We’ll need a little background to sort out this second part. Who is/was Ayers? The implication is that he’s a questionable dude, and by juxtaposition he ought to be questionable in relation to the economy, since that’s what the first part of the sentence was about and we’re offering friendly credit for unarticulated connections. Actually, he was a member of the Weather Underground, and by all accounts an especially effective version of the kind of narcissistic righteous asshole the 60’s counterculture produced in abundance. But he’s mostly over all that now and working for progressive causes within the law, which is where Obama found him. So unless Palin’s thinking is extraordinarily subtle, there is no logical connection between the first part of the sentence, concern about the economy, and the second part, Barack hangs out with mainstreamed former domestic terrorists.
In an analytic philosopher’s fantasy world I just made a decisive demonstration there. In real life I wasted ten minutes I’ll never get back. Political speech is not propositional, it’s rhetorical. In order to see if Palin is showing us something about her ability to think and speak clearly, we need to break down the sentence in terms of emotion-generating words and associations.
Here’s the sequence: economy, care; terrorism, worry. Nice. I care about the economy and I’ve had seven years of instruction in worrying about terrorism, so at the emotional level Palin’s pretty much got me pegged. There are probably a lot more words there than my lizard brain would prefer, but we’ve got a solutions and three proposings, which is good. And although the second part does not logically connect with the first part, the connecting clause asserts “it is relevant to connect that association,” so if I’m nodding along I might as well not stop now. Then we’ve got invocations of truthfulness and judgment, two of the high holy words, and finally three accusatory yous, pointing a finger out at the audience as I tell my students not to do, putting us one-down to her judicial authority for one more splash of productive anxiety before the relief of remembering that the pronoun reference is Obama kicks in.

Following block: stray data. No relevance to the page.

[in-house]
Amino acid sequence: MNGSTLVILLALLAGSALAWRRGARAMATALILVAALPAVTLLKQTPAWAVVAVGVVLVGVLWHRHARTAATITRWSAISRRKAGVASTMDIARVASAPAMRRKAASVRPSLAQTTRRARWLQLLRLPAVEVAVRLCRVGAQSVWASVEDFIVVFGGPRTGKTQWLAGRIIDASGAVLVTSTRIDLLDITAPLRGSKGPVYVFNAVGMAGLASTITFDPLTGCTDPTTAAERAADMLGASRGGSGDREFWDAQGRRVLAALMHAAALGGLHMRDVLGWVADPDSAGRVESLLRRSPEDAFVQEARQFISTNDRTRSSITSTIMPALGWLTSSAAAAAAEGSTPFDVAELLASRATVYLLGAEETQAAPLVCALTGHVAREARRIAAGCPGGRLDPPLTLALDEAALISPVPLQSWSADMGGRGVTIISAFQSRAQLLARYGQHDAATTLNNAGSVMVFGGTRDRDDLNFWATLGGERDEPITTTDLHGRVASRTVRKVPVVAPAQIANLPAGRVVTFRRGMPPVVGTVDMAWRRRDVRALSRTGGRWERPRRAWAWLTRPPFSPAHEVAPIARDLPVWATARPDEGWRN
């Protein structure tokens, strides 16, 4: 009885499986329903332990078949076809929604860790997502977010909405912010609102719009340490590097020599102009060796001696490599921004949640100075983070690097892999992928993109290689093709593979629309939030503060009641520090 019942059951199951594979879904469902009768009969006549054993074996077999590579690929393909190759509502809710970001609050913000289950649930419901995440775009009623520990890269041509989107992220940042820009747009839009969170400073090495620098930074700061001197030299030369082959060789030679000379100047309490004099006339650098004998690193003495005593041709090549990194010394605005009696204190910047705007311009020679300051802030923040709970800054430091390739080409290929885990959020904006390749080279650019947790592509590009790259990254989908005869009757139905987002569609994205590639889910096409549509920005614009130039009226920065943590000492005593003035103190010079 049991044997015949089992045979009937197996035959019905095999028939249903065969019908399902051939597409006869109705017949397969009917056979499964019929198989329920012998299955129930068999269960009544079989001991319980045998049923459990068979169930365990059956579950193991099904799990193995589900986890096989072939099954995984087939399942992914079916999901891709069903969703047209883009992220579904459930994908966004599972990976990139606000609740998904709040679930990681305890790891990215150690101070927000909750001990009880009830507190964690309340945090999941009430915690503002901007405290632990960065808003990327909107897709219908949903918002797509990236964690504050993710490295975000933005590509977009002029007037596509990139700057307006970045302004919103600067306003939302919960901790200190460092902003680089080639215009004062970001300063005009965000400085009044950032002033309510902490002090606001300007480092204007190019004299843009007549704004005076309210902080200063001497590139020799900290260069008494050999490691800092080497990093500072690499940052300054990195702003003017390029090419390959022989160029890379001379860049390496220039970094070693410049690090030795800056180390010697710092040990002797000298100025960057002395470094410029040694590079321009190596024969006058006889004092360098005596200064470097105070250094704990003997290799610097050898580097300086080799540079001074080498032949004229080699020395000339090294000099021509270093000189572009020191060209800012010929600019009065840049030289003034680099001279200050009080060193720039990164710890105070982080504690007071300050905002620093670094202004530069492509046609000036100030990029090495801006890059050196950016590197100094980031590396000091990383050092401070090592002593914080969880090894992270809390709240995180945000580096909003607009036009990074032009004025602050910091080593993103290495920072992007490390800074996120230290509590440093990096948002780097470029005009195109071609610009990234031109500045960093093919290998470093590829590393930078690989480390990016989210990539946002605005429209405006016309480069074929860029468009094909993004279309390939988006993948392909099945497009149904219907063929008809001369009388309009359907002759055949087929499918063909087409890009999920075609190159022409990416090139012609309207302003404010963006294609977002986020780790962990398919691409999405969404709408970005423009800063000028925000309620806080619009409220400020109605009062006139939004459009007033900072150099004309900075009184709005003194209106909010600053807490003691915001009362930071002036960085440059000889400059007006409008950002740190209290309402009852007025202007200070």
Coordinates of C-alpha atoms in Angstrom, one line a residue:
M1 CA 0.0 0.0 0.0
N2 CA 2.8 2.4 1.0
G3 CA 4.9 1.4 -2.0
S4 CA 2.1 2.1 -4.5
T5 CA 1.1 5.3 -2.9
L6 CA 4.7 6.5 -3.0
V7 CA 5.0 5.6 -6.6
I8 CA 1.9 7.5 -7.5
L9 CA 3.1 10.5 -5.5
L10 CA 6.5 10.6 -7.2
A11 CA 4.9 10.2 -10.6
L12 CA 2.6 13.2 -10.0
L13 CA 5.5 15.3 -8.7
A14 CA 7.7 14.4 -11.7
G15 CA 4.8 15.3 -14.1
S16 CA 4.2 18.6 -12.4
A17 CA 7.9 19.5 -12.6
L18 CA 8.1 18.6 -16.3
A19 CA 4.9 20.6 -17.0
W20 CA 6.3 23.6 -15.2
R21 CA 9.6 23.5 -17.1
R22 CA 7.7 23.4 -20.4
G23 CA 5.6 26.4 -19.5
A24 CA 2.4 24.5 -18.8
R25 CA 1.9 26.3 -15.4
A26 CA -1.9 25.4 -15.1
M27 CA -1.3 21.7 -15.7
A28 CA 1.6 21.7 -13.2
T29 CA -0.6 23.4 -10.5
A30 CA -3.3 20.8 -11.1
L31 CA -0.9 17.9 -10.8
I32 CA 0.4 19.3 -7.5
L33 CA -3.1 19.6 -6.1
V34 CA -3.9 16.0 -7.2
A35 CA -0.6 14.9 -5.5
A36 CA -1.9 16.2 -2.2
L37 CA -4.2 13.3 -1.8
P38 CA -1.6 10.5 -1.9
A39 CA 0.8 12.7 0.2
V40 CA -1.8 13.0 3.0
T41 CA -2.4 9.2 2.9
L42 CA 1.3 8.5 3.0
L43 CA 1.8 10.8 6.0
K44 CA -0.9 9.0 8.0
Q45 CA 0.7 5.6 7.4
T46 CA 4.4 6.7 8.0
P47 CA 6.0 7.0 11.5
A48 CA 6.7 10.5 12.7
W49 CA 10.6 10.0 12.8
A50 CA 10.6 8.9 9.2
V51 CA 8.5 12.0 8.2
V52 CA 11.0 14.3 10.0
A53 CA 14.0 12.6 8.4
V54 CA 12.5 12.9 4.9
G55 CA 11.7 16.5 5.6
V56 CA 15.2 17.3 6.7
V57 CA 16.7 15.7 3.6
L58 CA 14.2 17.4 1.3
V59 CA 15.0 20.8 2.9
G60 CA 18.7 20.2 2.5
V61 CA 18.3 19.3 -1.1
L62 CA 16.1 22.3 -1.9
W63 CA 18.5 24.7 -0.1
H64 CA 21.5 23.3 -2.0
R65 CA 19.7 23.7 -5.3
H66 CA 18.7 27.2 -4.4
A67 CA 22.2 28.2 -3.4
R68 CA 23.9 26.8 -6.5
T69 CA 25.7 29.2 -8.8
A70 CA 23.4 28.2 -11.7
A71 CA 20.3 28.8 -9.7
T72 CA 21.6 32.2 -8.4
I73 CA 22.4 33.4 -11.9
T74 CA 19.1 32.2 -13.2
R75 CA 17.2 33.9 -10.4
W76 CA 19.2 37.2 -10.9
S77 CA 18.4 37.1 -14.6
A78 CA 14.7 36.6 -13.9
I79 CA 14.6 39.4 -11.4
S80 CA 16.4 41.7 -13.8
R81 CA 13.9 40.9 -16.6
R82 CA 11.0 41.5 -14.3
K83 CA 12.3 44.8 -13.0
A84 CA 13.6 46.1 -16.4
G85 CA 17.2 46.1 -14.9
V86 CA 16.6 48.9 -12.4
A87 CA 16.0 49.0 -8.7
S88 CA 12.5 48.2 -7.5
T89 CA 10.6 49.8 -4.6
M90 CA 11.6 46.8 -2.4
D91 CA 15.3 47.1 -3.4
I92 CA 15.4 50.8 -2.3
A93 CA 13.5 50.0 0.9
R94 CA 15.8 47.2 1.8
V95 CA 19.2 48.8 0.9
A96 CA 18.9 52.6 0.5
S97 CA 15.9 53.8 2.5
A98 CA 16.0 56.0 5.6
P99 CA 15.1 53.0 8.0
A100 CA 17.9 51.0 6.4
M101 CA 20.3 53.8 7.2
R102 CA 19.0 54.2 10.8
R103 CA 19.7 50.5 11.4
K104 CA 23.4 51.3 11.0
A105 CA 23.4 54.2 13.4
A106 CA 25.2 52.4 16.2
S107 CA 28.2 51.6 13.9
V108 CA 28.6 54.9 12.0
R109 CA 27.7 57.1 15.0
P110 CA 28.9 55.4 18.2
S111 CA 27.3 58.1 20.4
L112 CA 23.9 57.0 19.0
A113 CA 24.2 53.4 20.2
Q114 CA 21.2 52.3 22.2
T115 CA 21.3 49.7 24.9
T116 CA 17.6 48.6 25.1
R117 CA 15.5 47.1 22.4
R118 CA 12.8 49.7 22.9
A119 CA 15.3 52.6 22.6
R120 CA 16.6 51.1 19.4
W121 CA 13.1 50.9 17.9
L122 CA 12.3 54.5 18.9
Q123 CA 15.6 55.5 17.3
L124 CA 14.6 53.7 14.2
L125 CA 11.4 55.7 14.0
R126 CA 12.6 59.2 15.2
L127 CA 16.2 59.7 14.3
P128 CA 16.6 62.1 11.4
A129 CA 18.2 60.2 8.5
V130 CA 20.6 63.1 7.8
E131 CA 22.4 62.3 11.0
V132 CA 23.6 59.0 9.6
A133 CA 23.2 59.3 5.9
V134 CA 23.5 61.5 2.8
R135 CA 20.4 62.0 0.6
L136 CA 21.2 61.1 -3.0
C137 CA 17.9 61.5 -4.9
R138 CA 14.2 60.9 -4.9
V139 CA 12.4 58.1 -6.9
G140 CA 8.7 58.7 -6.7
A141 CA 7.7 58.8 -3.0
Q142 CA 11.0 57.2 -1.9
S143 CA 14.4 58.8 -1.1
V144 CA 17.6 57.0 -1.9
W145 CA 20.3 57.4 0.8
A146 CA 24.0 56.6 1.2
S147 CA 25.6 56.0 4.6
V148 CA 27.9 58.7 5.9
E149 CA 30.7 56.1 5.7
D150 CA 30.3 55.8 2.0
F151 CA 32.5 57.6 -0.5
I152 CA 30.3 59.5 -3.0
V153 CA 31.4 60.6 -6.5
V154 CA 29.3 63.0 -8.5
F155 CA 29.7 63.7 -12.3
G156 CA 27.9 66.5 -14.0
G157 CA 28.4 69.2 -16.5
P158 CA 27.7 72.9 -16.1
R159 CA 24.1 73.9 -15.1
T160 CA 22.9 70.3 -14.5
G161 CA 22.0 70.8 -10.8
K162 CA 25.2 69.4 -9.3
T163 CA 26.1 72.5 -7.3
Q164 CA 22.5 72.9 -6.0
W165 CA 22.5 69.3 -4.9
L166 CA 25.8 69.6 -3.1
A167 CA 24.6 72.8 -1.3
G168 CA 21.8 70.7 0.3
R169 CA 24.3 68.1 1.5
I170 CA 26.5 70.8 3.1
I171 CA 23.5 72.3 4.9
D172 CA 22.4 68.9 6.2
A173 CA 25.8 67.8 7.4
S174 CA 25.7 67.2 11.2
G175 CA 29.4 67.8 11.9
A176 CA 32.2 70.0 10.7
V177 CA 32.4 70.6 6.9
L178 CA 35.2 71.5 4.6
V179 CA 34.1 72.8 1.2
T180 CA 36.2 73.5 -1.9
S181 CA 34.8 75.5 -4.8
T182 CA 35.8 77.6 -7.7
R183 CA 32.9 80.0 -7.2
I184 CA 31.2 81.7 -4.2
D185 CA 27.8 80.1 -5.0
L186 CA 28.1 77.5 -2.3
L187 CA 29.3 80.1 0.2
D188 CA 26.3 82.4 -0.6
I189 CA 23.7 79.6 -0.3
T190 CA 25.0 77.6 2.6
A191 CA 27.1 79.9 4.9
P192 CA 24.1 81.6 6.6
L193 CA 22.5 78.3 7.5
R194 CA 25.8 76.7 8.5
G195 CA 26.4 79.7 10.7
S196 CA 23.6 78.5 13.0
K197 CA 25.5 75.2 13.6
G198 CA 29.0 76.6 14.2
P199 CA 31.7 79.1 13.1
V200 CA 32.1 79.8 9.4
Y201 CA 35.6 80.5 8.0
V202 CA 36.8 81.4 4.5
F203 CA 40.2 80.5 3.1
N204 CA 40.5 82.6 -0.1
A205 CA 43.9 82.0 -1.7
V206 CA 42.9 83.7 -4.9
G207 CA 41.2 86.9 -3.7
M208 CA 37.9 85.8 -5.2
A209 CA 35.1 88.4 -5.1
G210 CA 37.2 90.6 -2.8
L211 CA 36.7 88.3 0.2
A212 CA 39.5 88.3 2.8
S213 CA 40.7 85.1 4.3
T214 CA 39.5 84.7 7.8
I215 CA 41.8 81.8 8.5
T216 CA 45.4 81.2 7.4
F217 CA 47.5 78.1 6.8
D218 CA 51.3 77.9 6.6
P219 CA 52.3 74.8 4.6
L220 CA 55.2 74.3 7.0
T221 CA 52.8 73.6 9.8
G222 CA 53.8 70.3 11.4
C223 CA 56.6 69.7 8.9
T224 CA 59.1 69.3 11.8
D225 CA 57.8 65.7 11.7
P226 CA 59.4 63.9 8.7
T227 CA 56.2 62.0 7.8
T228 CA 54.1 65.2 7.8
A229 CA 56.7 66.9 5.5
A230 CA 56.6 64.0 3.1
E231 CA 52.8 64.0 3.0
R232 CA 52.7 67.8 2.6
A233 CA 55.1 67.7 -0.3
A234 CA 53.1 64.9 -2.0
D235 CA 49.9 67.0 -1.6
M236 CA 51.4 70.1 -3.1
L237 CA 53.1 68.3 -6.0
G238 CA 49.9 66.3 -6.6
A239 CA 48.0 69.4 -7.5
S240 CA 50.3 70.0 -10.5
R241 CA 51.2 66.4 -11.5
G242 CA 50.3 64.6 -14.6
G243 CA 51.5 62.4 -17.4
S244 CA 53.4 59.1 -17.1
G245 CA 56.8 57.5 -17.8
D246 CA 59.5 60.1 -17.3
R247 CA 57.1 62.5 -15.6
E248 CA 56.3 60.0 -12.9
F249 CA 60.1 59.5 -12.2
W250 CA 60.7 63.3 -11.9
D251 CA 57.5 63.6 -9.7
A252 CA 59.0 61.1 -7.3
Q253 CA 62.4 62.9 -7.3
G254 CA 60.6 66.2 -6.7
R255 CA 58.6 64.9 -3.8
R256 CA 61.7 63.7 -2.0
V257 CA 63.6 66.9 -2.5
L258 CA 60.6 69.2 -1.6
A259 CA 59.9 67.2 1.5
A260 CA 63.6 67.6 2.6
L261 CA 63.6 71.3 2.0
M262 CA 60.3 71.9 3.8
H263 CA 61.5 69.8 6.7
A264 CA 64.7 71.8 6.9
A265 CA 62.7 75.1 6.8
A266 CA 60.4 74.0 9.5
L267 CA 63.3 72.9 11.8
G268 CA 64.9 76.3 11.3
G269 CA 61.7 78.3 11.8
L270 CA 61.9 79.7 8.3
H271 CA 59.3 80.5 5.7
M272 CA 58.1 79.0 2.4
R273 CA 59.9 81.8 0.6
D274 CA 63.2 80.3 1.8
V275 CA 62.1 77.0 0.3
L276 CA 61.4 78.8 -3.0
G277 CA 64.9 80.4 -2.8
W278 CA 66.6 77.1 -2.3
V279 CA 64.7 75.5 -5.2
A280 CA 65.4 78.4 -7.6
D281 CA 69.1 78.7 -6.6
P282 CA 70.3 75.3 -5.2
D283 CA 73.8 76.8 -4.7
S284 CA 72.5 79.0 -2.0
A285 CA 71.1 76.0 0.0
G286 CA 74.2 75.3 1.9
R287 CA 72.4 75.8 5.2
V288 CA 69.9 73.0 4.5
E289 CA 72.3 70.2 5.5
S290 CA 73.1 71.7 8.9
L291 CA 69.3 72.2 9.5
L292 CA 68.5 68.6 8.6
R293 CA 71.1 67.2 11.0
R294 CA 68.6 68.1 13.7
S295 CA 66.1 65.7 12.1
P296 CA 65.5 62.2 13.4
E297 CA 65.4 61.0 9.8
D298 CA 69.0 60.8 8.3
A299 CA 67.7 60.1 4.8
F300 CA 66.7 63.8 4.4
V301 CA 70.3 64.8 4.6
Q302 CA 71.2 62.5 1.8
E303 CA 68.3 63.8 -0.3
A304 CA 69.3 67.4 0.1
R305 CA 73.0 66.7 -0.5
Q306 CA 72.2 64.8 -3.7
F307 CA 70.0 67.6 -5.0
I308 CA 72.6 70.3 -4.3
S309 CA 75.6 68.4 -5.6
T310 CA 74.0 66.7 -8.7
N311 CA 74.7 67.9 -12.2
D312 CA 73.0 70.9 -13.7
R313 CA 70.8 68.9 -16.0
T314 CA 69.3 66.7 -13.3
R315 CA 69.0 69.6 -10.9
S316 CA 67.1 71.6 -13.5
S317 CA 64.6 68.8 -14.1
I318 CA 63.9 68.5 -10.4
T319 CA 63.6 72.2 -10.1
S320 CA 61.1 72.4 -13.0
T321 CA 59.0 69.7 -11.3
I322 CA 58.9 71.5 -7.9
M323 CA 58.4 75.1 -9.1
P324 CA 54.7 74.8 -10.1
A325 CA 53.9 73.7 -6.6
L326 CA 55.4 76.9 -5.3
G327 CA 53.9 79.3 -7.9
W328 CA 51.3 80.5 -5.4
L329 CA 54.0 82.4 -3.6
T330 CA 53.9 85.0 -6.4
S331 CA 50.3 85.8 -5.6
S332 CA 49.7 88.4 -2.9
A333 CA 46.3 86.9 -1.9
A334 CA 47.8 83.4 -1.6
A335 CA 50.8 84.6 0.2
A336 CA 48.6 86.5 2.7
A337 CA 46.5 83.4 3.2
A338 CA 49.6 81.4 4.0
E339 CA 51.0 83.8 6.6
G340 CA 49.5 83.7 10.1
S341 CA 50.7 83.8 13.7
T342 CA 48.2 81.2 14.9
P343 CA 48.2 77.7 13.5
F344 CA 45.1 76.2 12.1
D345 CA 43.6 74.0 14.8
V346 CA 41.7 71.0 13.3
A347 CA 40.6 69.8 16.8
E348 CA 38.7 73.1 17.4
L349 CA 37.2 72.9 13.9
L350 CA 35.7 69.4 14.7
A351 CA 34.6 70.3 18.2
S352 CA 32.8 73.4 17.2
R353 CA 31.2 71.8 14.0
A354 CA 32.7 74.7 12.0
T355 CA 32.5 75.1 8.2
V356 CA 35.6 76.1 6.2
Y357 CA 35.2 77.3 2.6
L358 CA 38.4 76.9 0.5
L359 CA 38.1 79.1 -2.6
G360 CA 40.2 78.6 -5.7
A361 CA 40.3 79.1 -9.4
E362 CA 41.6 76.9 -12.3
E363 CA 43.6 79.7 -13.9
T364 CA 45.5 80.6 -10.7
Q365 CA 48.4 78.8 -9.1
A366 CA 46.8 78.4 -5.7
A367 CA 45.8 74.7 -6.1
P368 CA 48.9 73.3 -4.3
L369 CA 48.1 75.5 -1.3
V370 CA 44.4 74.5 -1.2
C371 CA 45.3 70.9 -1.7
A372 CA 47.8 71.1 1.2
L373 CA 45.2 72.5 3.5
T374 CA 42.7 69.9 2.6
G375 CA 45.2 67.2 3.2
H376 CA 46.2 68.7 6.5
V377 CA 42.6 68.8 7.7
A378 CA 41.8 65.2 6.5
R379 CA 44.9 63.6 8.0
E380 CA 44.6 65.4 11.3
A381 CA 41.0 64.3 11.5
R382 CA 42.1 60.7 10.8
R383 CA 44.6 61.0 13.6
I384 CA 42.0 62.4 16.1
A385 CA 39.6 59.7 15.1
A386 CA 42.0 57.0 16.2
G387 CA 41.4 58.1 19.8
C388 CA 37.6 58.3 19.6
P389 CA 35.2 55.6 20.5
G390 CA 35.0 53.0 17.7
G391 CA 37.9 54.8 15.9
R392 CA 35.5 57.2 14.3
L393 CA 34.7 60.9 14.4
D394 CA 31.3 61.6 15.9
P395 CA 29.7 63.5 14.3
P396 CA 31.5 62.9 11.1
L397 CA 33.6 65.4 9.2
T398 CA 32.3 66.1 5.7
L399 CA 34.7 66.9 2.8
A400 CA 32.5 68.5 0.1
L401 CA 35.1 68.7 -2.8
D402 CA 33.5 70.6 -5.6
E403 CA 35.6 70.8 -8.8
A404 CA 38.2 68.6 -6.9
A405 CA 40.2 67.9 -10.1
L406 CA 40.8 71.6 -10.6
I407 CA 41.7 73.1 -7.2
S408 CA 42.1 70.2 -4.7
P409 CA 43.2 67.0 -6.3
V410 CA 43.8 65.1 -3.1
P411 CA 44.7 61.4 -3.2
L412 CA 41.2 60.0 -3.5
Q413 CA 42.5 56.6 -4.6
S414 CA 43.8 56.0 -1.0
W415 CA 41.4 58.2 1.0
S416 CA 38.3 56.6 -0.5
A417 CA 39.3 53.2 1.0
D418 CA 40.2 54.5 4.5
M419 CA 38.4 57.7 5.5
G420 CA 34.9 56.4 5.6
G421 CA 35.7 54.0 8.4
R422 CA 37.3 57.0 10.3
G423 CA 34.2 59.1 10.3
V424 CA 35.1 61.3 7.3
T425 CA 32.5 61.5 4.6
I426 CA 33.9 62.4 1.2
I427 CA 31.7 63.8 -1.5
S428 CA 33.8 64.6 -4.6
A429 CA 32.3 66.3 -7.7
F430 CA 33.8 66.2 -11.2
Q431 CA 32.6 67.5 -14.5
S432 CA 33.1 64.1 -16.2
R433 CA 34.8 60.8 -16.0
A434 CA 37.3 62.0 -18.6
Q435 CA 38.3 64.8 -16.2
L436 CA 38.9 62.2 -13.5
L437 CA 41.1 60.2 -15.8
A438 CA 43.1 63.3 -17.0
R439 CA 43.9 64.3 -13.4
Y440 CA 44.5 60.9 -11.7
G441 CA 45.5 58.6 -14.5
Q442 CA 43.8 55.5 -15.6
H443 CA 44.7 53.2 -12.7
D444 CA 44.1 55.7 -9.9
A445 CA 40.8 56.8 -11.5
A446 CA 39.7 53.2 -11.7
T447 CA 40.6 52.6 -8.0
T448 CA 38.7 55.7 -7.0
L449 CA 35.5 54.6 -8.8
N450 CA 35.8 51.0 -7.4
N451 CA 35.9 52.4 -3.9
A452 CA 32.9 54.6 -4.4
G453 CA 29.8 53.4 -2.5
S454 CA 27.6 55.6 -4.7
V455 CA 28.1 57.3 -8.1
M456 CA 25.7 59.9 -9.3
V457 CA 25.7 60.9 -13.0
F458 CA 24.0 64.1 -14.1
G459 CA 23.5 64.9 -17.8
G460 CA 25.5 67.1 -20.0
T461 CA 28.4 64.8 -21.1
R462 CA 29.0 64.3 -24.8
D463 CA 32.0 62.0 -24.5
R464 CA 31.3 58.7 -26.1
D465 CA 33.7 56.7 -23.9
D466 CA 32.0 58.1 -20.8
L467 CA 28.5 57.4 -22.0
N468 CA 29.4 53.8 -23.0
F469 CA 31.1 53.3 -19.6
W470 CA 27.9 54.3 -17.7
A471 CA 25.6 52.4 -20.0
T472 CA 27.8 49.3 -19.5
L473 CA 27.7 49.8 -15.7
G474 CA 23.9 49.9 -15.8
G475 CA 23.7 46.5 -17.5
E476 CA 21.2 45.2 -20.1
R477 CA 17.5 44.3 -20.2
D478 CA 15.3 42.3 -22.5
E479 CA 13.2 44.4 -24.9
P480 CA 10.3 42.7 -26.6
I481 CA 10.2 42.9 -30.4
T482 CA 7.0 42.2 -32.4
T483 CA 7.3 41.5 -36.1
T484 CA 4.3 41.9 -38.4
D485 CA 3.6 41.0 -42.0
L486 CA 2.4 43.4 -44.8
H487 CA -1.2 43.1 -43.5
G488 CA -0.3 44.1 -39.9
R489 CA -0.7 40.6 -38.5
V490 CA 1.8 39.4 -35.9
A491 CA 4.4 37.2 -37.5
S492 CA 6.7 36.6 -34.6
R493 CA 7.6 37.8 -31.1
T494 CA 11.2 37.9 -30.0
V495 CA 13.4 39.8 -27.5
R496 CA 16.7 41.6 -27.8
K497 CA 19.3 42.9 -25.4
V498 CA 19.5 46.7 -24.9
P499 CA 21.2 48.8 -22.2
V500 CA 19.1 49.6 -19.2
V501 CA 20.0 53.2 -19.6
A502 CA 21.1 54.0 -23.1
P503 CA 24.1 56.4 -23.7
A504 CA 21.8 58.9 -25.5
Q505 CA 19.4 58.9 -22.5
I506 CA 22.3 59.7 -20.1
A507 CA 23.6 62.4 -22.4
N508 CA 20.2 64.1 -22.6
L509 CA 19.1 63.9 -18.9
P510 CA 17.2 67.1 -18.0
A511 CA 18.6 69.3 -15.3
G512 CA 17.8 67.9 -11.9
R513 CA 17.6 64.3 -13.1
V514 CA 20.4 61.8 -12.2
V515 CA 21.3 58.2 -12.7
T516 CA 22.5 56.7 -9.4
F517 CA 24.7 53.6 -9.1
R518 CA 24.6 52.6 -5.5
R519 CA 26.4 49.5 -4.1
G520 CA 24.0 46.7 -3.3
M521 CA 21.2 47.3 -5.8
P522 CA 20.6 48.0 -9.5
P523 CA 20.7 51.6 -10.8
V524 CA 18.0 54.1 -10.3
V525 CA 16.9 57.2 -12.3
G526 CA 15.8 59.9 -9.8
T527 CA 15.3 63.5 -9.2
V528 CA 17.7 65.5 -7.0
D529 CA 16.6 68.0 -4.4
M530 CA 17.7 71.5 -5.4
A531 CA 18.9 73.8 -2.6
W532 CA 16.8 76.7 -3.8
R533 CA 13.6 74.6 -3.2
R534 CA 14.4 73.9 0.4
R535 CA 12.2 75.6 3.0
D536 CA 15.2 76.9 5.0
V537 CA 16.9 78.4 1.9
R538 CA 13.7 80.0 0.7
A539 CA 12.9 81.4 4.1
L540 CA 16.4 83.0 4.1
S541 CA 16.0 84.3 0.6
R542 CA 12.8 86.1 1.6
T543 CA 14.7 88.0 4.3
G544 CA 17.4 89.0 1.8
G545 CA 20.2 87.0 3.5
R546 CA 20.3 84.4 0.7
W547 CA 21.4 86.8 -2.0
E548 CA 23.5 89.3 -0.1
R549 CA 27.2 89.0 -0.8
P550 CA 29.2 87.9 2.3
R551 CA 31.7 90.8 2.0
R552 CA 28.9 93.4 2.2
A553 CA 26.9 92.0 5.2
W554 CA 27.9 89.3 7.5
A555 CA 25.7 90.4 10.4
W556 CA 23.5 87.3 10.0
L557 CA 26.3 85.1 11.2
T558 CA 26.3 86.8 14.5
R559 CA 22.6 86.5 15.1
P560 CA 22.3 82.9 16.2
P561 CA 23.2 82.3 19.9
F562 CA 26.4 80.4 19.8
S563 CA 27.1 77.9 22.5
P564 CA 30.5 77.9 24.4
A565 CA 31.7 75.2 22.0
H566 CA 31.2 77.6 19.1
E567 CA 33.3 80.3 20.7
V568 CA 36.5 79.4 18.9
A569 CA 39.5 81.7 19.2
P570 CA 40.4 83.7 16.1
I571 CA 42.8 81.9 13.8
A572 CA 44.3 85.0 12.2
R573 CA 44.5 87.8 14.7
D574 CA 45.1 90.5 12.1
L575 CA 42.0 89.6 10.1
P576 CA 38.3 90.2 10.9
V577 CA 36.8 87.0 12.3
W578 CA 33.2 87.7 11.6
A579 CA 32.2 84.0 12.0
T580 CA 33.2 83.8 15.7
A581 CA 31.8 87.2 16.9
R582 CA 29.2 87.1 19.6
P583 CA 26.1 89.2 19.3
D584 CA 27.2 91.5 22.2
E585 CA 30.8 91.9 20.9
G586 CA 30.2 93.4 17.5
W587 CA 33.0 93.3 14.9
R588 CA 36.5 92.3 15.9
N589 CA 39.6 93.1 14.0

Bingo bongo, there you have it. Palin is a little raw and mechanical, but she’s showing a precocious mastery of the rhetorical game. She understands that her current agenda is not to govern but to get elected. She has identified and effectively targeted her likely voters’ triggers. She has used just enough words with just enough syllables to fog out everything but the effective buzzers. By demonizing her opponent she has emotionalized and polarized the discussion, which is a classic underdog guerrilla strategy. And she has probably done all of this without thinking it through nearly this systematically, because as John McCain would say, “my friends,” this is electoral business as usual and works real well on playgrounds too.